Population of Ottoman Palestine
The population of Ottoman "Palestine" is difficult to estimate, because:
1. There was no administrative district of Palestine. Turkish census figures were for various districts, including the Jerusalem, Acco and Nablus districts for example. The Acre district included areas in Lebanon, outside the modern borders of Palestine in which there were no Jews.
2. Turkish census figures did not include Bedouins (estimated at a few thousand) and foreign subjects. A considerable proportion of the Jews retained their foreign nationality (usually Russian) in Ottoman Palestine.
3. Both Arabs and Jews avoided the Turkish census. Foreigners who were without residence permits did not want to make their presence known. Arabs and Jews wished to avoid taxes and conscription.
4. In the 19th century, only Muslims were subject to the draft, and accordingly, Muslims tended to avoid the census.
5. According to Justin McCarthy, the census tended to undercount women and children.
6. The Turkish census data were not published regularly, so only partial data are available.
As the data are ambiguous, different sources give different estimates. In particular, Zionist sources may exaggerate the number Jews in earlier years and undercount Arabs, and Arab sources According to Bachi, (cited here) there were there were 489,200 Arabs (Muslims and Christians) in Palestine in 1890 and 42,900 Jews.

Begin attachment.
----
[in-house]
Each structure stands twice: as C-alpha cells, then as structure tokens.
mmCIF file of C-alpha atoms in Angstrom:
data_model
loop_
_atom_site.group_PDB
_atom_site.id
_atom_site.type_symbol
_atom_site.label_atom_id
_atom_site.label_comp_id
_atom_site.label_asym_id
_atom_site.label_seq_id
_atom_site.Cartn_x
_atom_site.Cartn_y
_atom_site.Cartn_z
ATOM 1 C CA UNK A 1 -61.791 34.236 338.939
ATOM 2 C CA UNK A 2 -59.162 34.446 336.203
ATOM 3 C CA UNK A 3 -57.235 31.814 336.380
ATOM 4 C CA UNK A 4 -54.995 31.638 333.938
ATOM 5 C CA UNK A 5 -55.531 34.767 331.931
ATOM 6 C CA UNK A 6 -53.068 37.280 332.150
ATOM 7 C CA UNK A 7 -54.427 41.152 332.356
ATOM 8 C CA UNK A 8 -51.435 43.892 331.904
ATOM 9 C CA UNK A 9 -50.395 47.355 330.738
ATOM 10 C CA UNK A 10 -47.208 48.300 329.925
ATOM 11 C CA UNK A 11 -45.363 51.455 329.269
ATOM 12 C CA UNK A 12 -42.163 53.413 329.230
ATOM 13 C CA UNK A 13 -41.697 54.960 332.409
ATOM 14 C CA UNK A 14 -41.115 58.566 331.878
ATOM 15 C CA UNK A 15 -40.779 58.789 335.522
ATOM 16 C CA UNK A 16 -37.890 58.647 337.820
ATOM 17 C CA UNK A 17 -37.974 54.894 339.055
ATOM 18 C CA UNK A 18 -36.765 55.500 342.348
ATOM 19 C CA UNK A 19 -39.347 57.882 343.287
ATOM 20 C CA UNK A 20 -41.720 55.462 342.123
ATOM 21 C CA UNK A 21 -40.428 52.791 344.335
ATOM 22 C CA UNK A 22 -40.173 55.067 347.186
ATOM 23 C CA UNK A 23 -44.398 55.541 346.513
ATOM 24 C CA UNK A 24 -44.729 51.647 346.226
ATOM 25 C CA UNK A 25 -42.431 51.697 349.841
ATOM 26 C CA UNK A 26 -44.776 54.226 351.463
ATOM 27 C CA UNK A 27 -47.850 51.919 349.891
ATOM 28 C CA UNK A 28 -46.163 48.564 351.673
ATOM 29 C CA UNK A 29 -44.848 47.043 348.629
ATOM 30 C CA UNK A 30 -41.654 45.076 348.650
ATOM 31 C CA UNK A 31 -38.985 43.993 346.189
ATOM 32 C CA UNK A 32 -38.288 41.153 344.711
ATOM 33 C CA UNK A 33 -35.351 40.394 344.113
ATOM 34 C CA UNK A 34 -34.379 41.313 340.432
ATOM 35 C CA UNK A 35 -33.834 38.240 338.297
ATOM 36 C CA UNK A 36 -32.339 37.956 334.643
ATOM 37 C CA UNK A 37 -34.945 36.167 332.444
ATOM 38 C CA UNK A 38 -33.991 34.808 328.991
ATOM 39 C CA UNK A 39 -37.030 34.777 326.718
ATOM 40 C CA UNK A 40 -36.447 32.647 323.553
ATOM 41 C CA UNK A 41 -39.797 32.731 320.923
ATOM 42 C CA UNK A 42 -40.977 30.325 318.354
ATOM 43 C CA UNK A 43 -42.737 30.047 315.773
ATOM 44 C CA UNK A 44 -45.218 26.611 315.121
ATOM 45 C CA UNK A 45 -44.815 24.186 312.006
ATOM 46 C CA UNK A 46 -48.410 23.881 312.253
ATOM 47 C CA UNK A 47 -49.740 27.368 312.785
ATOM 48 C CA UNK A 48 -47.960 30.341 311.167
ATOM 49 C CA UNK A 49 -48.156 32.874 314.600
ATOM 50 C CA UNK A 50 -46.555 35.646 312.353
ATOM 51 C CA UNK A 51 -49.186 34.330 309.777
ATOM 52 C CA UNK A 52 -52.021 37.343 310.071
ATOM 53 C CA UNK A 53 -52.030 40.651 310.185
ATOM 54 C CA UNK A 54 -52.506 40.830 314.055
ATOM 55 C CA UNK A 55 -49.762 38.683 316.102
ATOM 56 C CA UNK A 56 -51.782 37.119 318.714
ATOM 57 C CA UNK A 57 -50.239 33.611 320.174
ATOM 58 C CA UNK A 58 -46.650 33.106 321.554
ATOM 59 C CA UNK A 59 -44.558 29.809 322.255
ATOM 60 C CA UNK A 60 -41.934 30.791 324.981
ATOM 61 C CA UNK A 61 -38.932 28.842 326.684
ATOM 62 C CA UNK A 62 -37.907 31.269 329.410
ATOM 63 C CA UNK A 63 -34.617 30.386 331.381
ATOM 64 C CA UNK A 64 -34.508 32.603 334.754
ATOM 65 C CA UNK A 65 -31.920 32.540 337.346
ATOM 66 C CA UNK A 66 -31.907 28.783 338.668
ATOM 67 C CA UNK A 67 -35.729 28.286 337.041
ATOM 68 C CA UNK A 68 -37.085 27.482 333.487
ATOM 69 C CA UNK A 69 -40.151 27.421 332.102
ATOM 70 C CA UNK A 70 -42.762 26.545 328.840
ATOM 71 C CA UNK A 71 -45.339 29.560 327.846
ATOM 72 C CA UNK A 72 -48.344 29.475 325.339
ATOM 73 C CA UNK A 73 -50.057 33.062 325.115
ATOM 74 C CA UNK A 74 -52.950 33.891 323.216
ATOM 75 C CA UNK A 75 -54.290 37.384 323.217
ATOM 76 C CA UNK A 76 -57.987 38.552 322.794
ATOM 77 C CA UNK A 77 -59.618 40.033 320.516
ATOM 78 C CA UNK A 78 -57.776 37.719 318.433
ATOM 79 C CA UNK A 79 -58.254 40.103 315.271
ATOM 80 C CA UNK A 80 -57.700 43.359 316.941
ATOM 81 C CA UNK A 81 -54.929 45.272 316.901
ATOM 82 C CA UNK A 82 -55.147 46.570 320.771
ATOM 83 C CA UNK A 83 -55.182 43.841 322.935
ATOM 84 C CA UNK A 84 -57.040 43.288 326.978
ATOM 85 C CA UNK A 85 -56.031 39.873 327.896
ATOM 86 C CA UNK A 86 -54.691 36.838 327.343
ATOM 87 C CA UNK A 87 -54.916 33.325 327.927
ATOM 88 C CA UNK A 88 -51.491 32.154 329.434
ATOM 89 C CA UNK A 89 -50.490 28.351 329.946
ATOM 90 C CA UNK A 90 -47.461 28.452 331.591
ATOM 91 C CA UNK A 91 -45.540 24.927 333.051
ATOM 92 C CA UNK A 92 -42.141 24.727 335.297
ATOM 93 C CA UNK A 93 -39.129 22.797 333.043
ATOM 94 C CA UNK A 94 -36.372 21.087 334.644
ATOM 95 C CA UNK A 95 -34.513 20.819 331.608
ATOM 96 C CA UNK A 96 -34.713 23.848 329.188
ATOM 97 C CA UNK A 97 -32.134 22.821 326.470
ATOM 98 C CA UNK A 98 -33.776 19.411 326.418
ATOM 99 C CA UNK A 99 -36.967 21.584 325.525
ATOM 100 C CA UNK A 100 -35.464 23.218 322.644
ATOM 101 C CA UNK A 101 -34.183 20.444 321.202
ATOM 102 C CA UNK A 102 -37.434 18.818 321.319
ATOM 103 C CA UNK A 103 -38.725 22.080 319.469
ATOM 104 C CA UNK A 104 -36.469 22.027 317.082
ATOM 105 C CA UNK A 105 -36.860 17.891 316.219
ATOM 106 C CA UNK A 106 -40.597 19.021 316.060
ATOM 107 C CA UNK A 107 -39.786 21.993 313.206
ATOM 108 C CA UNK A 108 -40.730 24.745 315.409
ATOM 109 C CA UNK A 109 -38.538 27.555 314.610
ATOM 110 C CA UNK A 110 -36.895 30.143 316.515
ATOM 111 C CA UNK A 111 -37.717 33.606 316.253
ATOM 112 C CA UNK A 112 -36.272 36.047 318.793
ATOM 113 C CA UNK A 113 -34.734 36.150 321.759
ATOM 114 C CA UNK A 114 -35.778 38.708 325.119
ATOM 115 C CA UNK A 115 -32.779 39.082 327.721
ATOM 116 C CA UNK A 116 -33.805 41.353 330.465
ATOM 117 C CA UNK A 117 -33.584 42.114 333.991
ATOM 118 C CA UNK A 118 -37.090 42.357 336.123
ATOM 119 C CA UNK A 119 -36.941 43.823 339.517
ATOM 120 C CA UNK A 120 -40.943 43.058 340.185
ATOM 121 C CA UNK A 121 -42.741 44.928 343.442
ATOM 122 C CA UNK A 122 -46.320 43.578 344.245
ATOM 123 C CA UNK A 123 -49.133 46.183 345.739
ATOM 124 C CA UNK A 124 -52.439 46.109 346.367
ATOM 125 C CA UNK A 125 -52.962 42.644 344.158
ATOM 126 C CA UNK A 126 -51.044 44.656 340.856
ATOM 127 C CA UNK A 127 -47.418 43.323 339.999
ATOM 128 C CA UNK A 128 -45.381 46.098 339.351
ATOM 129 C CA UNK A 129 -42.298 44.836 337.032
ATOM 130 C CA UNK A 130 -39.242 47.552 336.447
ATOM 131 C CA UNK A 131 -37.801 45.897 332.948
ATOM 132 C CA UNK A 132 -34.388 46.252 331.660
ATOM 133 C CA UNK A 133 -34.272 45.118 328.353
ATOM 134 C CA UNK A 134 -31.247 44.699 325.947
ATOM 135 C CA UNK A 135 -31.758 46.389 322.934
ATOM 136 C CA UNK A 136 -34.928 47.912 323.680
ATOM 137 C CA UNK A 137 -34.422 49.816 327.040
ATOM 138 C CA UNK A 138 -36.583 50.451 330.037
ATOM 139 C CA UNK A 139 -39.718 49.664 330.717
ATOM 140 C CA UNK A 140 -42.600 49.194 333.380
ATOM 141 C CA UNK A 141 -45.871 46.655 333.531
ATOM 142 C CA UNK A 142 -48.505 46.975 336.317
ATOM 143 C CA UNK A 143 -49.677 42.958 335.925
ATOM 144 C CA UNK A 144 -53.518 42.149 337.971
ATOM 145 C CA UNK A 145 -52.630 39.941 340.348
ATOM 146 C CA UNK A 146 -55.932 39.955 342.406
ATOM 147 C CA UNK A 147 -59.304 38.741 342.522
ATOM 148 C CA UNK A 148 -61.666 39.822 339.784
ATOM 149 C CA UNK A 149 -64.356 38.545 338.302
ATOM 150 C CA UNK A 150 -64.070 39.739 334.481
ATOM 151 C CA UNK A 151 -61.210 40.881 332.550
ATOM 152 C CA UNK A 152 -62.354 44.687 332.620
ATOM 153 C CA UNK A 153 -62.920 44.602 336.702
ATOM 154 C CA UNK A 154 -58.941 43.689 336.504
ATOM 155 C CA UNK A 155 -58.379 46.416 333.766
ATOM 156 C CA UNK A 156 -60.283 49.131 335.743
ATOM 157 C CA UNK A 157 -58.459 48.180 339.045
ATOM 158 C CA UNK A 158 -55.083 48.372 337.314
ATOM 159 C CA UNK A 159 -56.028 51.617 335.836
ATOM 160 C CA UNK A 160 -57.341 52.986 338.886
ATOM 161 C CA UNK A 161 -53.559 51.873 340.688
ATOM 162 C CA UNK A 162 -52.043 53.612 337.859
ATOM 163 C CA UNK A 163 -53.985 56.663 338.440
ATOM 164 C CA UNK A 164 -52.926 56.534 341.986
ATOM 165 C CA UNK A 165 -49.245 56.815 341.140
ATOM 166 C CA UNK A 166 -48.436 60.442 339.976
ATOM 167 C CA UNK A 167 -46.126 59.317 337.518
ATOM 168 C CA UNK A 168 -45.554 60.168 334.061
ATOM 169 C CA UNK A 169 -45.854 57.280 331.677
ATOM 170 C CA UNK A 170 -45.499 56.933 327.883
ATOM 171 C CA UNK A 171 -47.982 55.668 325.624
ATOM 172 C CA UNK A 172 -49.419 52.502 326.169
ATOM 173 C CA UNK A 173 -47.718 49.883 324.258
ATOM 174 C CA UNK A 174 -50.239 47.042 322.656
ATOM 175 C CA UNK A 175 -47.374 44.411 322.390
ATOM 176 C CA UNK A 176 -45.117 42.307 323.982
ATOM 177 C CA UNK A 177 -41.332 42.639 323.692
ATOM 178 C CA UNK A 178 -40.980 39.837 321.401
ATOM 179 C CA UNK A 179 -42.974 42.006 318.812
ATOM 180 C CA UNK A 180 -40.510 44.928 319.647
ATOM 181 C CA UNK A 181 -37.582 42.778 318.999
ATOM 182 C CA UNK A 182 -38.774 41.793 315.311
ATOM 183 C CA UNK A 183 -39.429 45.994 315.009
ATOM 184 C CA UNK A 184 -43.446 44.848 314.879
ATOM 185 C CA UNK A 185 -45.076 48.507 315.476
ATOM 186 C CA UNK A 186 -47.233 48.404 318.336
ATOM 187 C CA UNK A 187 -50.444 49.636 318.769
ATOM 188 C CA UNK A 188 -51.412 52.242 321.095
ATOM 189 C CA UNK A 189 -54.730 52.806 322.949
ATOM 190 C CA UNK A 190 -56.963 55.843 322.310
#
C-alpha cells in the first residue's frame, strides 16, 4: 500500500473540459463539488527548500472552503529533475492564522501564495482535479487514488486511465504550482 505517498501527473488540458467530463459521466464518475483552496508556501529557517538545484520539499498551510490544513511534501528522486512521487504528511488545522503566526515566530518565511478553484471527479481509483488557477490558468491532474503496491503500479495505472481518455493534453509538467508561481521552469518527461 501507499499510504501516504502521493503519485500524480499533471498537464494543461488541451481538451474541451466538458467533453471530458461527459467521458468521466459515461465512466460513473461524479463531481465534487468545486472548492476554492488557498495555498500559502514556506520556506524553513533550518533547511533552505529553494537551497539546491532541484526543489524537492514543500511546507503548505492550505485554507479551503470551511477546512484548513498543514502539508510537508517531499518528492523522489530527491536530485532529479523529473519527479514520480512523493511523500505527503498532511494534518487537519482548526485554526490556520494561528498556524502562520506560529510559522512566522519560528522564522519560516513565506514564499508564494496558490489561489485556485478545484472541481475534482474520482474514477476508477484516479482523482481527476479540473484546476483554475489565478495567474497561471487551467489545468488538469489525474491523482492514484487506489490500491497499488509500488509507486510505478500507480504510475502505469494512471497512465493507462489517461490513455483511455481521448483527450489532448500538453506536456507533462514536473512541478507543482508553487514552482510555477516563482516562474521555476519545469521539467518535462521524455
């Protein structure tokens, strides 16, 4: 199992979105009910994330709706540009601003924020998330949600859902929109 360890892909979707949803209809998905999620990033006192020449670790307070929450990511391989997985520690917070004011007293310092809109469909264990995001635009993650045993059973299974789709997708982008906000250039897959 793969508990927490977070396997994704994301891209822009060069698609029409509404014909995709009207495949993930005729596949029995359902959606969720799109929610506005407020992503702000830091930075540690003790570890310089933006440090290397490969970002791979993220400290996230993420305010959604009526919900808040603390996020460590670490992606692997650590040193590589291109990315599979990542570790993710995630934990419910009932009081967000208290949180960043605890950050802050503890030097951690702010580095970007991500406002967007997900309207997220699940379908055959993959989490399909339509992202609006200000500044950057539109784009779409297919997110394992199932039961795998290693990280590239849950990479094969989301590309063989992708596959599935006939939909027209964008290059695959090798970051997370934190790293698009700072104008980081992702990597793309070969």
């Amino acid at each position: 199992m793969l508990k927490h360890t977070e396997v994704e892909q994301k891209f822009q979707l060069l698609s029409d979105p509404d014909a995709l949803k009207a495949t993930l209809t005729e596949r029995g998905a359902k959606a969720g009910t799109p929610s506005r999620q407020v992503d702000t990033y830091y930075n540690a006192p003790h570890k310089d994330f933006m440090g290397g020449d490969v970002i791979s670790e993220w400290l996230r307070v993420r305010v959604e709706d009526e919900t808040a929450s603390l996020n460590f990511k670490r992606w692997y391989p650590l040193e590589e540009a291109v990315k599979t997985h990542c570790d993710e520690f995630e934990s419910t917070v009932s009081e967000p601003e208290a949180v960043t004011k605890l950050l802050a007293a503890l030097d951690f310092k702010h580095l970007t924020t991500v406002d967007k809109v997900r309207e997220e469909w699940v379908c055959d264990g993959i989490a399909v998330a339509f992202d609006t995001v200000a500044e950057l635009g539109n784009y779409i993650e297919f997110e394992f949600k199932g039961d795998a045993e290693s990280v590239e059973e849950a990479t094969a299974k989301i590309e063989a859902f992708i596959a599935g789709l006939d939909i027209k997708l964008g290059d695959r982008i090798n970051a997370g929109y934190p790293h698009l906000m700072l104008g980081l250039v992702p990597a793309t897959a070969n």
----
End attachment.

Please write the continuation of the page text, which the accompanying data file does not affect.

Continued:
According to Beinin and Hajjar the Turkish census for 1878 listed 462,465 Turkish subjects in the Jerusalem, Nablus and Acre districts: 403,795 Muslims (including Druze), 43,659 Christians and 15,011 Jews. In addition, there were at least 10,000 Jews with foreign citizenship (recent immigrants to the country), and several thousand Muslim Arab nomads (Bedouin) who were not counted as Ottoman subjects.
However, according to the data of Karpat, cited here, in the Ottoman Turkish Census of 1893, there were 371,959 Muslims and 42,689 Christians, for a total of 414,648 Arab Palestinians, and only about 9,000 Jews. The data of Beinin and Hajar probably include subdistricts of the Acre Sanjak that are in modern Lebanon. Everyone agrees that the numbers for Jews and Muslims are far too low. Rupin (cited in the same article here) claimed there were a total of 689,275 persons in Palestine in 1893, of whom about 80,000 were Jews. This number is probably an overestimate.